Stories We Like: A Guide to the Comma
fem. proper name, Latin, from Greek Khloe, literally "young green shoot;" related to khloros "greenish-yellow," from PIE *ghlo- variant of root *ghel- "to shine," also yielding words for "yellow" (cf. Latin helvus "yellowish, bay," Gallo-Latin gilvus "light bay;" Lithuanian geltonas "yellow;" Old Church Slavonic zlutu, Polish żółty, Russian zeltyj "yellow;" Sanskrit harih "yellow, tawny yellow," hiranyam "gold;" Avestan zari "yellow;" Old English geolu, geolwe, Modern English yellow, German gelb "yellow") and "green" (cf. Latin galbus "greenish-yellow;" Greek khloros "greenish-yellow color," kholos "bile;" Lithuanian zalias "green," zelvas "greenish;" Old Church Slavonic zelenu, Polish zielony, Russian zelenyj "green;" Old Irish glass, Welsh and Breton glas "green," also "gray, blue").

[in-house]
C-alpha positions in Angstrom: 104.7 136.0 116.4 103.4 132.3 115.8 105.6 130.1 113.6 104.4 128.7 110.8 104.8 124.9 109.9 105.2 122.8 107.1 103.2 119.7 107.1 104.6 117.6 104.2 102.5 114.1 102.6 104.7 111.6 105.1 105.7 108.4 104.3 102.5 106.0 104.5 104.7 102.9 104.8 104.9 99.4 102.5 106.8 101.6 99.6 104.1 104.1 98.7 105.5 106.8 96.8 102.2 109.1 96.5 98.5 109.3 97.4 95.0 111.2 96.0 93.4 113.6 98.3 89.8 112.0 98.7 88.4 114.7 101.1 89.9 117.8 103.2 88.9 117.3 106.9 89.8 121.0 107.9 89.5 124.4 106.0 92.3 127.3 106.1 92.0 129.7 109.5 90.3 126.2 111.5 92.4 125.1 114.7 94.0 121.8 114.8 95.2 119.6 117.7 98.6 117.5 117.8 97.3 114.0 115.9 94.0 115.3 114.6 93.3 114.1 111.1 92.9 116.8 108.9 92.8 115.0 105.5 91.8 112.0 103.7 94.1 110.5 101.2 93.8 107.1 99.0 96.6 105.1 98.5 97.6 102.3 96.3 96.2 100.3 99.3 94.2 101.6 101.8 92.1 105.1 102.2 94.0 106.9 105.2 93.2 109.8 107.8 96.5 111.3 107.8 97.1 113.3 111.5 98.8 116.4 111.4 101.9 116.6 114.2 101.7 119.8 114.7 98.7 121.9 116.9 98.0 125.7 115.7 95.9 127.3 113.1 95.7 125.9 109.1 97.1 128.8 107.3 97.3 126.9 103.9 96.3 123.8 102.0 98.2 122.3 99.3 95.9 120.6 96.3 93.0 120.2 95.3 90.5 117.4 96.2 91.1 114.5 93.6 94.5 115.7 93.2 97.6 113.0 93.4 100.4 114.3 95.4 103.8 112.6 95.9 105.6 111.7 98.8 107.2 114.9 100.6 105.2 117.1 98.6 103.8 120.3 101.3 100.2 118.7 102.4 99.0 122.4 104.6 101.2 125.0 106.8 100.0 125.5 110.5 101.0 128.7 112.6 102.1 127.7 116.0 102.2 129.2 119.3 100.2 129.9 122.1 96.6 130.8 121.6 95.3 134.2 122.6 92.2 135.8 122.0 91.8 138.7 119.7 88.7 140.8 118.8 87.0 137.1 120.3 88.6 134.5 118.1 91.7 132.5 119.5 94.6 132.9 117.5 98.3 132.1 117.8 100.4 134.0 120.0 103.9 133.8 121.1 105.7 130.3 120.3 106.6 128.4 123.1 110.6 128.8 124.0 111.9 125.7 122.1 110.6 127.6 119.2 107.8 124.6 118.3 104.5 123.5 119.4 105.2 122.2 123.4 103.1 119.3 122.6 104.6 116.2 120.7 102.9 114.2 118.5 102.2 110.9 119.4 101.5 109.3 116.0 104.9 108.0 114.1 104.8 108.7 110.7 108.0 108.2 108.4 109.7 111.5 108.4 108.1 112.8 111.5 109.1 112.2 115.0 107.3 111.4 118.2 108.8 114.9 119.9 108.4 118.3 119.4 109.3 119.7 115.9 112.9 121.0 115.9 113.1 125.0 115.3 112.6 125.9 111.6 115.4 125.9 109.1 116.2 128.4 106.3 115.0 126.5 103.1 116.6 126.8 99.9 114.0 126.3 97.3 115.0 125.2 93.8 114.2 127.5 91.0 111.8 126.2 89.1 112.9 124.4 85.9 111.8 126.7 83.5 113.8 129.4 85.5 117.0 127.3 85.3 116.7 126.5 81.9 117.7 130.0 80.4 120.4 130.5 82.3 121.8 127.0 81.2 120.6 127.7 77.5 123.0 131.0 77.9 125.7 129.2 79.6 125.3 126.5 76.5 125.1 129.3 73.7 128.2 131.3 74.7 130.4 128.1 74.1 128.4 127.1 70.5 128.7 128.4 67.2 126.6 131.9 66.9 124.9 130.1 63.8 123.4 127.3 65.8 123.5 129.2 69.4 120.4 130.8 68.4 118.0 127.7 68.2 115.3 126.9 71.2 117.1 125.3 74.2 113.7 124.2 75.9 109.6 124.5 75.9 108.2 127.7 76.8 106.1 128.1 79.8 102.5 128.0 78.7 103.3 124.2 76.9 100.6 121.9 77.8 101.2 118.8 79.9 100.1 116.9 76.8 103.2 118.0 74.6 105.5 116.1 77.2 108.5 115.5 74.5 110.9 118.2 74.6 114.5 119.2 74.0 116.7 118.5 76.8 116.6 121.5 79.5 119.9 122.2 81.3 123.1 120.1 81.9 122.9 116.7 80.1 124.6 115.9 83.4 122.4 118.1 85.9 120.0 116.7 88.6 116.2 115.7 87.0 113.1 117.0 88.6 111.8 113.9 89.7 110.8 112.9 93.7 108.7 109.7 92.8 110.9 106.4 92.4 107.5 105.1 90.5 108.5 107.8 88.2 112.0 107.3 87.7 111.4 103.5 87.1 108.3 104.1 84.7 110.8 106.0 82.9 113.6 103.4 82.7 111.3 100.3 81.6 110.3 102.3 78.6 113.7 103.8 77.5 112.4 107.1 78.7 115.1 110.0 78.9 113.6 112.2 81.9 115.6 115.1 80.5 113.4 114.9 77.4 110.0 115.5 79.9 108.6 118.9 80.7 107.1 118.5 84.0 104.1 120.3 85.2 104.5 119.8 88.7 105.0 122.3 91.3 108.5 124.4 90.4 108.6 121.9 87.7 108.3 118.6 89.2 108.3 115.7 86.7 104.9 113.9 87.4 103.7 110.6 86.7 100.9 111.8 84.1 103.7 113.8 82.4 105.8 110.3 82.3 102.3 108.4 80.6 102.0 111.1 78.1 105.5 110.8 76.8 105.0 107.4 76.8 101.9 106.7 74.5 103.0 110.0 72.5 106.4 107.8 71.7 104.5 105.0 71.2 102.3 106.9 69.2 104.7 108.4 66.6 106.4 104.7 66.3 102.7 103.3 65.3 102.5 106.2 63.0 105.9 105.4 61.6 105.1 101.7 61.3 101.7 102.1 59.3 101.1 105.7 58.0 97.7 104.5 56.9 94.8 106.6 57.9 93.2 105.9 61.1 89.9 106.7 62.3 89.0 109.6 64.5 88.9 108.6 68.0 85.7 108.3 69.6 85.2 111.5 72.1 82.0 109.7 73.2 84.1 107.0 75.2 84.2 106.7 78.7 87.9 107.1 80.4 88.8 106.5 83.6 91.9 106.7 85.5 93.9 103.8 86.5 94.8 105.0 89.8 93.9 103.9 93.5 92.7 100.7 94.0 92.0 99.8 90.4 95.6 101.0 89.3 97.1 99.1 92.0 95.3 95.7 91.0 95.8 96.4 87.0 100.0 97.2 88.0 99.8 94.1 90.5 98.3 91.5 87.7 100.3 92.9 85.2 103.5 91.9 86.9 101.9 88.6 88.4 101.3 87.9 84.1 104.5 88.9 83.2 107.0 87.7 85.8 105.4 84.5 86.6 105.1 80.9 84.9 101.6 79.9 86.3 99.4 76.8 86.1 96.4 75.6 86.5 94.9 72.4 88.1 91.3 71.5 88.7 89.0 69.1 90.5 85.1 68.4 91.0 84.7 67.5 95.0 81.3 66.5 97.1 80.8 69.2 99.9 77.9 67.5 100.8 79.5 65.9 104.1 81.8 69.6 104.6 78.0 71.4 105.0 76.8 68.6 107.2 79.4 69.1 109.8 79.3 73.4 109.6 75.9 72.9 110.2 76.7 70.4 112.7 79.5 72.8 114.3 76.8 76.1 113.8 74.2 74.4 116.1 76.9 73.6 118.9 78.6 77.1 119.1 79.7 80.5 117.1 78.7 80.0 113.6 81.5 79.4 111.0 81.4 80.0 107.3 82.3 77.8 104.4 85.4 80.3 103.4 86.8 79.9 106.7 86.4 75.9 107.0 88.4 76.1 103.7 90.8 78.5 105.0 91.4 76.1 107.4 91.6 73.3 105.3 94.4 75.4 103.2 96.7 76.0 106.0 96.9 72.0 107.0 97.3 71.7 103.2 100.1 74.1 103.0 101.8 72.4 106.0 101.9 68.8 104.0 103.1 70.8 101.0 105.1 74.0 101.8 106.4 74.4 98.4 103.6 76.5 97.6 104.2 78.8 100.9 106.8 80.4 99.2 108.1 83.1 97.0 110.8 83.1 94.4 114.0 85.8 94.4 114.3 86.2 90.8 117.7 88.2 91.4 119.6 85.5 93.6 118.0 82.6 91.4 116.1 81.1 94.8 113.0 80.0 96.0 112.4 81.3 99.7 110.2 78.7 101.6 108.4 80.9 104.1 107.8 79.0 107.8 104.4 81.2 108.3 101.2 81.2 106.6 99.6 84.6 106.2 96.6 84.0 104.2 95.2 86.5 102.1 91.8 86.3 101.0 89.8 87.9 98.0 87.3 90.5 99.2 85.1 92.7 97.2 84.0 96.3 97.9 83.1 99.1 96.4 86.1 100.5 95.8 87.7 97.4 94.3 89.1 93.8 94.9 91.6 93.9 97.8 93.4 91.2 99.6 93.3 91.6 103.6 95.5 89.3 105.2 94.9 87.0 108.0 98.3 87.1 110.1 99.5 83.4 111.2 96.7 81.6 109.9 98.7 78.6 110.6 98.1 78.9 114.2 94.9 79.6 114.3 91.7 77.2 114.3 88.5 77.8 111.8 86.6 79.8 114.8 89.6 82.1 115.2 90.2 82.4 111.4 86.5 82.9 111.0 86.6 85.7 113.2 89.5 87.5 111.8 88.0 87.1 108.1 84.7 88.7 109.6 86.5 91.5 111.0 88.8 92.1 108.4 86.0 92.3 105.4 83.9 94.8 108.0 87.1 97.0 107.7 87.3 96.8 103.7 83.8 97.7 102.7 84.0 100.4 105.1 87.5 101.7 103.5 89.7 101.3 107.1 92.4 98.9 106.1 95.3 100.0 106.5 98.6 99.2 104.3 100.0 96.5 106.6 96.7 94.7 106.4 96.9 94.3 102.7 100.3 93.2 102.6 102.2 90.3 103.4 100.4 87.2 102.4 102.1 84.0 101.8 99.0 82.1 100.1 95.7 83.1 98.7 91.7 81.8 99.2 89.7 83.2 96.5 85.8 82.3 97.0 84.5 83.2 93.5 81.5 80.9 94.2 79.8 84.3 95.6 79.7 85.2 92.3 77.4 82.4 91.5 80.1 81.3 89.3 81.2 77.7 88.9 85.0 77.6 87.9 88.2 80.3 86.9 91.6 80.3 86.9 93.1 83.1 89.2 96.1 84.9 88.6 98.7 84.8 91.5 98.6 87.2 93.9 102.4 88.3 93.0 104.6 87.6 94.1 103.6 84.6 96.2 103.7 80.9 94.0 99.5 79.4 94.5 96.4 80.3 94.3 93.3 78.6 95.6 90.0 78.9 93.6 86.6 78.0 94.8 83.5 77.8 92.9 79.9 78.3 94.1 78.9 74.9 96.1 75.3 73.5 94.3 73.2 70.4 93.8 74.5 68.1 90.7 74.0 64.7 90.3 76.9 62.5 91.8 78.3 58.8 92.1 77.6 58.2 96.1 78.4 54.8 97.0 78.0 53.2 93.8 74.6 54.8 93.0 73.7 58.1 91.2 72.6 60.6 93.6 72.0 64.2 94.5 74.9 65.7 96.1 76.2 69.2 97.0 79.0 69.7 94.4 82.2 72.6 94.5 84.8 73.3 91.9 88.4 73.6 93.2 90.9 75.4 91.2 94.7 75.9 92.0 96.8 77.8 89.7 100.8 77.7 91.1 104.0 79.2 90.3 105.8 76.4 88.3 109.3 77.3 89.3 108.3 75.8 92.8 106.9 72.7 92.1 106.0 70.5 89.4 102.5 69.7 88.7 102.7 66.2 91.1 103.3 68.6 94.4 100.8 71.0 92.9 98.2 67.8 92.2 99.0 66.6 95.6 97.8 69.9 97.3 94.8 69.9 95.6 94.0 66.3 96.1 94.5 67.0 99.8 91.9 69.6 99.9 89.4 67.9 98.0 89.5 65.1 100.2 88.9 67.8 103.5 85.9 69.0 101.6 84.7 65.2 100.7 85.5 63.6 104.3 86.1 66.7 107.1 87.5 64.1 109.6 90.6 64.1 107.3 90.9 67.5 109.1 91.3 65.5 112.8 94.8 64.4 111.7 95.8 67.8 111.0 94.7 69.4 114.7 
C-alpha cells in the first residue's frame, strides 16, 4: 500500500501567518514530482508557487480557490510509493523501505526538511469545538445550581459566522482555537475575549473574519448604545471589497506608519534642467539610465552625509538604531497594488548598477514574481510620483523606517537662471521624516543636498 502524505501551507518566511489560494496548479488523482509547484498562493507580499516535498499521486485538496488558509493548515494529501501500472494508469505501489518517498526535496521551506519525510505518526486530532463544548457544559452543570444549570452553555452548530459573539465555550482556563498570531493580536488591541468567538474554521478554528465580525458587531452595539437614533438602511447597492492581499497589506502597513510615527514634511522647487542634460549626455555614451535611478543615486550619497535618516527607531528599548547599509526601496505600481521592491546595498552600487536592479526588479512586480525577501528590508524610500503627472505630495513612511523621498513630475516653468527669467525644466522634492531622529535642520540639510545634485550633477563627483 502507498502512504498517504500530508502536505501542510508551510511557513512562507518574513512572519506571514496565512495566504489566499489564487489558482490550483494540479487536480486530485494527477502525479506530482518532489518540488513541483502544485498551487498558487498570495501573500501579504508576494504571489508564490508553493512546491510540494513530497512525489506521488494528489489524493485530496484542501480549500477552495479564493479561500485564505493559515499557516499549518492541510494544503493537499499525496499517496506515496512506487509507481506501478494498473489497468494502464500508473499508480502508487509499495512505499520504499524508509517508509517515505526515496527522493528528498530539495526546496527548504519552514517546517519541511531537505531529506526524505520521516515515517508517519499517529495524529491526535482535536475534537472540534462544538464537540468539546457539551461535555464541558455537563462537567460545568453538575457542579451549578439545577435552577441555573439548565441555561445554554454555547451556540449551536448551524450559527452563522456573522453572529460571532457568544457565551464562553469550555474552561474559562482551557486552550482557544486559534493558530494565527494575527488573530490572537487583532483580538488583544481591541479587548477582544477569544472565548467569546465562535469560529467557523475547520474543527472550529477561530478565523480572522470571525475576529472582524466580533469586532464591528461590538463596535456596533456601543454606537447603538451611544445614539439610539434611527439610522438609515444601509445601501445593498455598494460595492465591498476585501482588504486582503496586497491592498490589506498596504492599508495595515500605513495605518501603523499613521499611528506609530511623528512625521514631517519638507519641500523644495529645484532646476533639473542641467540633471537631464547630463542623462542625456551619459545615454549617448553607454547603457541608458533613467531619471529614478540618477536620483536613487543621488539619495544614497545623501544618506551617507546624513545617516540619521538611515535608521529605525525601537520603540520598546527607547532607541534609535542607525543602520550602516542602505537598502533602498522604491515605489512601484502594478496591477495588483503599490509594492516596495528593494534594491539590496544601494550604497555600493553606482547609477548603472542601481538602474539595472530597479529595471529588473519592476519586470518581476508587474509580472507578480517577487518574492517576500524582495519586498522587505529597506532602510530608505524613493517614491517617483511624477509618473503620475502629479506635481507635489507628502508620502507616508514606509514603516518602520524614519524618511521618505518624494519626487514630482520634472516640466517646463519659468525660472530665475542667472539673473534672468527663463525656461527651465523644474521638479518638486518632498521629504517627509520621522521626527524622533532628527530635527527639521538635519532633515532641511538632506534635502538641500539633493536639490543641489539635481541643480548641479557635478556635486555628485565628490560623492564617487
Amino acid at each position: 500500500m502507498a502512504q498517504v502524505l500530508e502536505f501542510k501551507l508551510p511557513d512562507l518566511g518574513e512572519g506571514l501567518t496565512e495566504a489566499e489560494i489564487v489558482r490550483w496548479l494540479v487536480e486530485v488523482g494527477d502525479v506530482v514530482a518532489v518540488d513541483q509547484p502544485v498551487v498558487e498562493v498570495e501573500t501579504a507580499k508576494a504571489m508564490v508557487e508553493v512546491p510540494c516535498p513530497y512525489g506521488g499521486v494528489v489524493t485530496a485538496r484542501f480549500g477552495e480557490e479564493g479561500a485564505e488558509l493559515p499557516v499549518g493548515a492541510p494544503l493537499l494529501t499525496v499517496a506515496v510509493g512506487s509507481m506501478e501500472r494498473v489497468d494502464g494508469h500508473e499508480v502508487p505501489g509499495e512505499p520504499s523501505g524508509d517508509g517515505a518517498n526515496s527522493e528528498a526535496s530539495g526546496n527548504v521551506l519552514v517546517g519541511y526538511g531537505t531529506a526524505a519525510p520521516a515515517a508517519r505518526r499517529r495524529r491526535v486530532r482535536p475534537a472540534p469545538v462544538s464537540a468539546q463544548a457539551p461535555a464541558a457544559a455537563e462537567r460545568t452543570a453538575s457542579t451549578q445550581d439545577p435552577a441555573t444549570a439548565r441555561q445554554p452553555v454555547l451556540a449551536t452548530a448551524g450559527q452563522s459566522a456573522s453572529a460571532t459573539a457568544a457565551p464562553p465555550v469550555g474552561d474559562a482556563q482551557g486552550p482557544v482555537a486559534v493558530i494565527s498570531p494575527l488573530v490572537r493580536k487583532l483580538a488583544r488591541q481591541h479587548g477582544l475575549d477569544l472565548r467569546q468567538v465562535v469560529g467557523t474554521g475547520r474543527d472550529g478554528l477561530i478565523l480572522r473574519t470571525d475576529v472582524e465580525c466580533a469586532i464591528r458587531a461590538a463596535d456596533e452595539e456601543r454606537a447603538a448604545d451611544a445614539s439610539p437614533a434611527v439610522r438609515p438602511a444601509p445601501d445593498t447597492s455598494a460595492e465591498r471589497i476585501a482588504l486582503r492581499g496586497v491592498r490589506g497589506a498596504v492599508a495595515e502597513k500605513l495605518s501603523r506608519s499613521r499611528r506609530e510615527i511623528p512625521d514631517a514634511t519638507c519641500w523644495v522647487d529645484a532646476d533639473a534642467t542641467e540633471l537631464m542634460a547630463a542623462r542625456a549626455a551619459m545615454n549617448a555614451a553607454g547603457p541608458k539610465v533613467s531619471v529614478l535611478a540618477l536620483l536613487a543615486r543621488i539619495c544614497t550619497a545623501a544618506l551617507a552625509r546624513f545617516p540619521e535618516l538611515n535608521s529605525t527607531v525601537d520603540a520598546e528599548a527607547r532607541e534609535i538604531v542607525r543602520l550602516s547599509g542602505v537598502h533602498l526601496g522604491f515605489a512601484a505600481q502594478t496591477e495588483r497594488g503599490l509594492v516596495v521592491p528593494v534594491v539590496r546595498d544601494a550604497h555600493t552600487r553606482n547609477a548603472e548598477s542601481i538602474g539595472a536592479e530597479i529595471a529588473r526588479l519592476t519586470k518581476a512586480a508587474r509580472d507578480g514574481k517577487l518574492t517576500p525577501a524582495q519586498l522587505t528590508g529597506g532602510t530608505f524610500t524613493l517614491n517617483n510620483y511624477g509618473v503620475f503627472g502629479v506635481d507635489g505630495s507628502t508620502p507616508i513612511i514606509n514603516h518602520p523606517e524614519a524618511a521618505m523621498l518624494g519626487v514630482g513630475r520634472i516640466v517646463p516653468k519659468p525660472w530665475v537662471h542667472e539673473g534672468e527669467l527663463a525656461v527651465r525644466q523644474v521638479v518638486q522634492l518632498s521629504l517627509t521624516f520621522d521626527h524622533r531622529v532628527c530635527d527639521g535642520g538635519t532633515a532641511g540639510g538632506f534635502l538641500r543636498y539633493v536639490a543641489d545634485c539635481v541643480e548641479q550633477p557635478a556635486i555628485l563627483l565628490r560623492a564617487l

Buck says the interchange of words for yellow and green is "perhaps because they were applied to vegetation like grass, cereals, etc., which changed from green to yellow." It is possible that this whole group of yellow-green words is related to PIE root *ghlei- "to shine, glitter, glow, be warm" (see gleam (n.)).
verdure, a female Christian (1 Cor. 1:11), some of whose household had informed Paul of the divided state of the Corinthian church. Nothing is known of her.